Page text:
American Discourses and Practices in the Mediterranean since 2001: A Comparative Analysis with the EU

This paper examines US construction, representation and practices in the Mediterranean since 2001 with the aim of drawing comparative conclusions on degrees of convergence and divergence between US and EU roles in the Mediterranean space. The paper adopts a critical constructivism approach and extensive discourse analysis in assessing both actors’ perceptions and practices in the fields of security, democracy and economic development; and whether such practices denote complementarity or rivalry. While the analysis demonstrates an obvious divergence in the priorities that the US and the EU assign to various Mediterranean sub-regions and affairs, it equally denotes a remarkable similarity and complementarity in both actors’ approaches to rising security threats, democracy and governance efforts, and economic development projects in the Mediterranean. Particularly, it highlights the consistency in both actors’ practices in the securitization of weapons of mass destruction and energy issues as well as the politicization of democracy promotion and economic development in the Mediterranean for the sake of stabilization.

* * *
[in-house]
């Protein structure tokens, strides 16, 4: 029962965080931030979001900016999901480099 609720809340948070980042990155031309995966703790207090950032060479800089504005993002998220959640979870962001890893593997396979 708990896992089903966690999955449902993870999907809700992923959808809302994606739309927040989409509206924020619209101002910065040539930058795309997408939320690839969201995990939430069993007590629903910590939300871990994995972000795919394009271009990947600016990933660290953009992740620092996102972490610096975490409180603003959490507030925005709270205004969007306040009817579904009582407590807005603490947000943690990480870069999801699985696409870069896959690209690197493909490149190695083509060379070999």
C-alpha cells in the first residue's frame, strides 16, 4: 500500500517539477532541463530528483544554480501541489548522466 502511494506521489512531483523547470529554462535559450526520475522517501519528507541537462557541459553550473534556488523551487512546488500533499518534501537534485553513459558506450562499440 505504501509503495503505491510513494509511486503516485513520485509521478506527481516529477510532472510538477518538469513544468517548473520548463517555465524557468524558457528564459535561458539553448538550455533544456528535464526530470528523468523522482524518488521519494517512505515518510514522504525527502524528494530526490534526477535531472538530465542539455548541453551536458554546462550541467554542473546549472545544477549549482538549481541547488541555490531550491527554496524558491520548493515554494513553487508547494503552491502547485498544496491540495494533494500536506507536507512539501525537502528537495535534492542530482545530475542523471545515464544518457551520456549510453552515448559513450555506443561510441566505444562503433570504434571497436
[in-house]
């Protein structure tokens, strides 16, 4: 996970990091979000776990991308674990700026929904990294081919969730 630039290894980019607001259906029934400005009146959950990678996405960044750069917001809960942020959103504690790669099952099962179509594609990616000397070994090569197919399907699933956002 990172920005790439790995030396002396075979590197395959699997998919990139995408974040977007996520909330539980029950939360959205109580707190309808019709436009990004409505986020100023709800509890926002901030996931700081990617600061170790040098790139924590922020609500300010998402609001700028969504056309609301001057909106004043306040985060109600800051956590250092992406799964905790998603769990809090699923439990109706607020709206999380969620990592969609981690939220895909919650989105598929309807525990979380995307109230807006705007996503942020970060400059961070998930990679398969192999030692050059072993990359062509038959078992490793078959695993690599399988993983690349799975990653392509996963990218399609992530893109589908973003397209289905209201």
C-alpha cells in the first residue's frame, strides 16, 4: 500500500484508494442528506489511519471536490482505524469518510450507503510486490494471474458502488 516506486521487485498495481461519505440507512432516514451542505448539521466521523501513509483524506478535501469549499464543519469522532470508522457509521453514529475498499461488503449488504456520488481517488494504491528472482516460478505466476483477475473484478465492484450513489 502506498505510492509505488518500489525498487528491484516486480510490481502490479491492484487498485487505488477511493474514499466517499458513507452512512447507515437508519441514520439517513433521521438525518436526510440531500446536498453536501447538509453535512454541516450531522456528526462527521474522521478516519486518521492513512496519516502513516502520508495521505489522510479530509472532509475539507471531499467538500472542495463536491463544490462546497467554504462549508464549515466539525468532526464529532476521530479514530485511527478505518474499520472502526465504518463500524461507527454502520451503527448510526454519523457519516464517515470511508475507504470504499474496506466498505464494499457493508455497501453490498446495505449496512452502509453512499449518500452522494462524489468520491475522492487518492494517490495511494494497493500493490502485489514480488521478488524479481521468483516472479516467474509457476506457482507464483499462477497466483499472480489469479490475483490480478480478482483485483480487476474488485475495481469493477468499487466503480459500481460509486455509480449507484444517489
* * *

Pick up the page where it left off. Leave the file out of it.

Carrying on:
Details: 
Roma, IAI, June 2017, 37 p.
Attachments: 
Issue: 
Working Paper 4
Publication date: 
12/06/2017

Introduction
1. US Conception of and Interests in the Mediterranean Since 2001

1.1 The Mediterranean Sea: A Strategic “Pre-Positioning” for Rapid Military Engagement
1.2 Northern Allies: Western Europe, the Adriatic and the Aegean Sea
1.3 The Middle East and North Africa: “Vital Interests” and “Deep Engagement”
2. American Approaches to Security, Democracy and Economic Development in the Mediterranean, Compared with Those of the EU
2.1 Security
2.1.1 American Approaches to Mediterranean Sea Security: Different Priorities but Complementary Roles vis-à-vis the EU and NATO
2.1.2 Convergence and Divergence in US and European Approaches to WMD Proliferation
2.1.3 The Palestinian–Israeli Conflict: Necessitated Transatlantic Coordination
2.1.4 Energy Security: Coordination among Allies
2.2 Democracy
2.2.1 The Priority of Democratization
2.2.2 Selective Democratization
2.2.3 Approaches to Democratization
2.3 Economic Development
Conclusions
Annex
References

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